If we want to help all that Hungarian patriots have died for in the last few days, the best thing we can do is to make every positive effort that we can to rebuild our shattered friendship with America, and to work inside the Commonwealth and inside N.A.T.O.

I thought that it would be of interest for the record if we ran briefly through the events of the last few weeks in Hungary, and I have drawn my facts from the Daily Worker. It is rather curious that I should do so, and it is indeed a condemnation of the Soviet Union that the story I tell is the story as told by the Daily Worker.

On 24th October, there were reports of demonstrations by 100,000 people, mainly young folk, in Budapest. I quote from the Daily Worker: The quiet and orderly behaviour of the marchers was impressive. That demonstration had been prohibited by the Government, but according to the Daily Worker of that date the committee of the Government party, seeing that the demonstration was a success, jumped on the band waggon and abandoned its meeting to join the demonstration.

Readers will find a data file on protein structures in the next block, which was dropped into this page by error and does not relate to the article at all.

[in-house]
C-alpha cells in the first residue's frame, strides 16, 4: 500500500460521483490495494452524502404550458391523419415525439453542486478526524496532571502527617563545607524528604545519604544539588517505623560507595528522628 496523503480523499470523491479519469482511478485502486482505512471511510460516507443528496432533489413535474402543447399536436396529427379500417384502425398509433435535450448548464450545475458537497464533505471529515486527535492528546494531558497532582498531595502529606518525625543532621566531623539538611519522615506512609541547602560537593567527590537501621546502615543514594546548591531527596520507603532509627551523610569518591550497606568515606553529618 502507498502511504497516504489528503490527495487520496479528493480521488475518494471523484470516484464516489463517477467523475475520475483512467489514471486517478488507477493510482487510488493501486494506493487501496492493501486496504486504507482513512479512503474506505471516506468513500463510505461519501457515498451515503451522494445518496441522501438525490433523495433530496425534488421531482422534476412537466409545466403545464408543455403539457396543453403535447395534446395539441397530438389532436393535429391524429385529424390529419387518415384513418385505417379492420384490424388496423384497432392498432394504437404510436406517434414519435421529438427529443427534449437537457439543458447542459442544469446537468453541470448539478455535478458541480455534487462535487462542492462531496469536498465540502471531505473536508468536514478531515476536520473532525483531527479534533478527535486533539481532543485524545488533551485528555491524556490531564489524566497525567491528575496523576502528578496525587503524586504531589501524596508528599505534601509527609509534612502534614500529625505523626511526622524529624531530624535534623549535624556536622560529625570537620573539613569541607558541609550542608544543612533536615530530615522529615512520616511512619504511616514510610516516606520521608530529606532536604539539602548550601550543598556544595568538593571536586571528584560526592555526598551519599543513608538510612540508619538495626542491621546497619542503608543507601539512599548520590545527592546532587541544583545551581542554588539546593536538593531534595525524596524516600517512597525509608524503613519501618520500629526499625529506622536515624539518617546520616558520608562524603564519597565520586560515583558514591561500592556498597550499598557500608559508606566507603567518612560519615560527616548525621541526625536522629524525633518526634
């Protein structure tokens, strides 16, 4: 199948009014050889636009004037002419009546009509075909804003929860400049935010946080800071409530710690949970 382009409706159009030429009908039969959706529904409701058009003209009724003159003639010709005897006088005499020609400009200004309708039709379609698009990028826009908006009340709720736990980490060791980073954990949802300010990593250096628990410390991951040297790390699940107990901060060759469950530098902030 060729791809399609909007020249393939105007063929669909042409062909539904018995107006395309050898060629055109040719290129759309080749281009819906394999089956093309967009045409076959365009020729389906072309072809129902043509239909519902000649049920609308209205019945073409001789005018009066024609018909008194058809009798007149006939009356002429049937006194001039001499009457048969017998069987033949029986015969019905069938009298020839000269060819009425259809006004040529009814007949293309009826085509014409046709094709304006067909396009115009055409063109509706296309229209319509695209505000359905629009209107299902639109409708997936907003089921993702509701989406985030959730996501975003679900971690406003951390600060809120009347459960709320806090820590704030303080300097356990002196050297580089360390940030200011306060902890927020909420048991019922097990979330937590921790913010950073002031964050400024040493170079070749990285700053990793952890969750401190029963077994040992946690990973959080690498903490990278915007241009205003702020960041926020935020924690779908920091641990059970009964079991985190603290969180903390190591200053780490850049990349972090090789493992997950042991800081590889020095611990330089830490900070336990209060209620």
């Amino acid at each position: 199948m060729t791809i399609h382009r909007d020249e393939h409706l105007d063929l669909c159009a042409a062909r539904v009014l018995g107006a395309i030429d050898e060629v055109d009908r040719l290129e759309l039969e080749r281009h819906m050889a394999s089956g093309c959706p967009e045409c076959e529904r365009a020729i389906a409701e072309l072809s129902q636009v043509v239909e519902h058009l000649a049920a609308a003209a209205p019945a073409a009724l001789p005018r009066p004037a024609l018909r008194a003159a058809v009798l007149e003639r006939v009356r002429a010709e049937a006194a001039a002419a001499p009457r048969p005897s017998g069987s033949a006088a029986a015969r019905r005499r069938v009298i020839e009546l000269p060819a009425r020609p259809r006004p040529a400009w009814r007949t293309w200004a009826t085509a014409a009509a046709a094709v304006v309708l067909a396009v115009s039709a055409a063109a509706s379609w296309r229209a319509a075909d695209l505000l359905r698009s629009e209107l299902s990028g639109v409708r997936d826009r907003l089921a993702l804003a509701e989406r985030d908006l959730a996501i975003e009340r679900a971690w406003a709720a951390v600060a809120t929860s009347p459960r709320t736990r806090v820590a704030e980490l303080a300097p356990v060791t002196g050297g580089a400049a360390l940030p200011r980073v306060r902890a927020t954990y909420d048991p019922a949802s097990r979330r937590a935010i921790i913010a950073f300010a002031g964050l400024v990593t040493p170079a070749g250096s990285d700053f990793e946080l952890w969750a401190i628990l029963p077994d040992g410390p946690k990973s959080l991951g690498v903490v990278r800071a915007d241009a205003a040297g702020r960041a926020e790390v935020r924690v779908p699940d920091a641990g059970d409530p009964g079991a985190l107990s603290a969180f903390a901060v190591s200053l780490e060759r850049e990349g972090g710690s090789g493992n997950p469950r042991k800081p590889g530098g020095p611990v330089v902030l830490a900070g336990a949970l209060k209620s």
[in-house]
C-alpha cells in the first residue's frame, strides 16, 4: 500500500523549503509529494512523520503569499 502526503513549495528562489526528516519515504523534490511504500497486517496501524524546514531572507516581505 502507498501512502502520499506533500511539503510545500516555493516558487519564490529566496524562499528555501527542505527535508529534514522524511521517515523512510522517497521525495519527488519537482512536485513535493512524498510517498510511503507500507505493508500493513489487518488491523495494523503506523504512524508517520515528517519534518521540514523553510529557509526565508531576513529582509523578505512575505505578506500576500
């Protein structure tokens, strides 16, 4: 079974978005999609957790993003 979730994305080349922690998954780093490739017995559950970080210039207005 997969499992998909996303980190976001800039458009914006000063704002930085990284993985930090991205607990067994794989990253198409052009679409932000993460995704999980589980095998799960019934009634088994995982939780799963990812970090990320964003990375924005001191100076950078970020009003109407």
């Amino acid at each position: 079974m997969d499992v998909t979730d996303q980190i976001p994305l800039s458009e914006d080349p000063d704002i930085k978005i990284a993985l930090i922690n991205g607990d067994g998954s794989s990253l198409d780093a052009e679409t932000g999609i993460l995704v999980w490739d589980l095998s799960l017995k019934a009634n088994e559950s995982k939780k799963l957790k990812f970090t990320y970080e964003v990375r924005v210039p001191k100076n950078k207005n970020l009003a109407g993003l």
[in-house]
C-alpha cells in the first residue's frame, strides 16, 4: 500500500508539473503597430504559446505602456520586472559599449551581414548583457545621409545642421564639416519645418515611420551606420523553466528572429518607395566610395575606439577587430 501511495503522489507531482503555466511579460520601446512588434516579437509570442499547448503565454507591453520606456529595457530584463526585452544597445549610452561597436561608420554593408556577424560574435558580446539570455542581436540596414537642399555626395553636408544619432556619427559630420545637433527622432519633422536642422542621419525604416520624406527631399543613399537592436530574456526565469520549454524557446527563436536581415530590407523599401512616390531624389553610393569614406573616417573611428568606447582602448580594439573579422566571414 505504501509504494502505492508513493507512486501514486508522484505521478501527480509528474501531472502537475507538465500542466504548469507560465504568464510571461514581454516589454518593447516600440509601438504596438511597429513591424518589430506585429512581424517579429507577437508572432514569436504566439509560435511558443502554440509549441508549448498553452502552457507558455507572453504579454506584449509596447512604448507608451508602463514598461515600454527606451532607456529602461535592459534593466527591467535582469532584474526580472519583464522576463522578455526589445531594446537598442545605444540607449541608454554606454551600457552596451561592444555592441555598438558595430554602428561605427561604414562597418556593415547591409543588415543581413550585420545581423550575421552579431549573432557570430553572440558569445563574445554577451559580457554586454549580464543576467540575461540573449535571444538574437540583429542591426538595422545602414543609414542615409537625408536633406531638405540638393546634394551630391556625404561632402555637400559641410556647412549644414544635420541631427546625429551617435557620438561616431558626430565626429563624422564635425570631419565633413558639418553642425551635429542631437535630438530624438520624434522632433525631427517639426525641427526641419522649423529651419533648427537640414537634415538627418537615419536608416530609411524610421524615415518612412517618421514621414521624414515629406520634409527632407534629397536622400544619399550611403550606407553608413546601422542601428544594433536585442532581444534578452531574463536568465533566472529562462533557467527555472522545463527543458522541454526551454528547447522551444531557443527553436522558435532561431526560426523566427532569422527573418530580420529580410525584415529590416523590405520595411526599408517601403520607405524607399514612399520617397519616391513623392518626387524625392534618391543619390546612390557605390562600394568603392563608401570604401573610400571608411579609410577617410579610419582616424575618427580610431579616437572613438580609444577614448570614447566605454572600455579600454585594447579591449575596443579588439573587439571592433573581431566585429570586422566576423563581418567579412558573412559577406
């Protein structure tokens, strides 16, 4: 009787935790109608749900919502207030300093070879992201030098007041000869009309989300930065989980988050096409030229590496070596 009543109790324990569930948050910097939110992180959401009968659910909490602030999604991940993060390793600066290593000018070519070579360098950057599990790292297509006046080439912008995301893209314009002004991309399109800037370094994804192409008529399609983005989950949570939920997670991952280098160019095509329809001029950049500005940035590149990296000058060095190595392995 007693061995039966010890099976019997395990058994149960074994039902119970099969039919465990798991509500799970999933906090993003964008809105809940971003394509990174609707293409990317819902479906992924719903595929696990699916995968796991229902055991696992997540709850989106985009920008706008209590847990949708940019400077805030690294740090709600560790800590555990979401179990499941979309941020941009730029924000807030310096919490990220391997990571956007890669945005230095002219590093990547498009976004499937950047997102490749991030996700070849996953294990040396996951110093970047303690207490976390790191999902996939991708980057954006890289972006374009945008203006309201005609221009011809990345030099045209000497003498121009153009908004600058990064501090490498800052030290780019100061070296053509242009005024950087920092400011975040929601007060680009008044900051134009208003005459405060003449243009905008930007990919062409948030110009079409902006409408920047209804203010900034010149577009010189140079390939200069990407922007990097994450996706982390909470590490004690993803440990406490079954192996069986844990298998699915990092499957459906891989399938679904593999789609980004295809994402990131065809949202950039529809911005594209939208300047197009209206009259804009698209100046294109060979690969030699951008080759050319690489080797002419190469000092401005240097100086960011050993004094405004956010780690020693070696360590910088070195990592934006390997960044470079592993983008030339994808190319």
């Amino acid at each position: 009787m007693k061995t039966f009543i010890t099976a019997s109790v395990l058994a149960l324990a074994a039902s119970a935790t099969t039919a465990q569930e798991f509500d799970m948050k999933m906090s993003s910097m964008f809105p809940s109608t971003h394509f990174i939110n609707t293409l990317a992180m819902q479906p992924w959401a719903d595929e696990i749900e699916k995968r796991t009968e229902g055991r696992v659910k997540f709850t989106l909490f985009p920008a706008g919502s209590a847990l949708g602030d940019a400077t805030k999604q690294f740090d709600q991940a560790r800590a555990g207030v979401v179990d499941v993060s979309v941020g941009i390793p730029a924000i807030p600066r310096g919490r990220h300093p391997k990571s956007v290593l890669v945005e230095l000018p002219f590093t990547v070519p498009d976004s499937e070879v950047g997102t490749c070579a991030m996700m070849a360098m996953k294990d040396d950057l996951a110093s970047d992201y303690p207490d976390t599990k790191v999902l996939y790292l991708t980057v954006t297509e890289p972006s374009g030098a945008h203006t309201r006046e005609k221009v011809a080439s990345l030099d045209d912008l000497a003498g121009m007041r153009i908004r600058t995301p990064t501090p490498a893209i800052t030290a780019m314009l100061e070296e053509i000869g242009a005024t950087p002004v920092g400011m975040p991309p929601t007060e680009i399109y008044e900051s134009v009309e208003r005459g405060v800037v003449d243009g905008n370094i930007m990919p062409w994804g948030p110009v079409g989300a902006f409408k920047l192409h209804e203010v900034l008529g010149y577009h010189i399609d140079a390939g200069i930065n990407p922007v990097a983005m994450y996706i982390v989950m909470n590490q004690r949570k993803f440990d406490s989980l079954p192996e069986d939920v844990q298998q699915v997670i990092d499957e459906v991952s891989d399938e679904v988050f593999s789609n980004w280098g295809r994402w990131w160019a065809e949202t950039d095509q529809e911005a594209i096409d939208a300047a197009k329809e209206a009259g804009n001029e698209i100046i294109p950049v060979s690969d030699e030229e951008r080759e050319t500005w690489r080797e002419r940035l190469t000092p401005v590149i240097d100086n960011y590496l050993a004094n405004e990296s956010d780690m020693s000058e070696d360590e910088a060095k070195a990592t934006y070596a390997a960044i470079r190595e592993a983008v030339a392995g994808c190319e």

The aims of the demonstration, according to the Daily Worker, were expressed in these slogans: For a fully independent peace policy"; Fully democratic elections"; Uranium stocks to be used in Hungary"; Withdraw Soviet occupation troops". There was no doubt, according to the Daily Worker, that this was a people's rising against an evil government and against foreign dictatorship.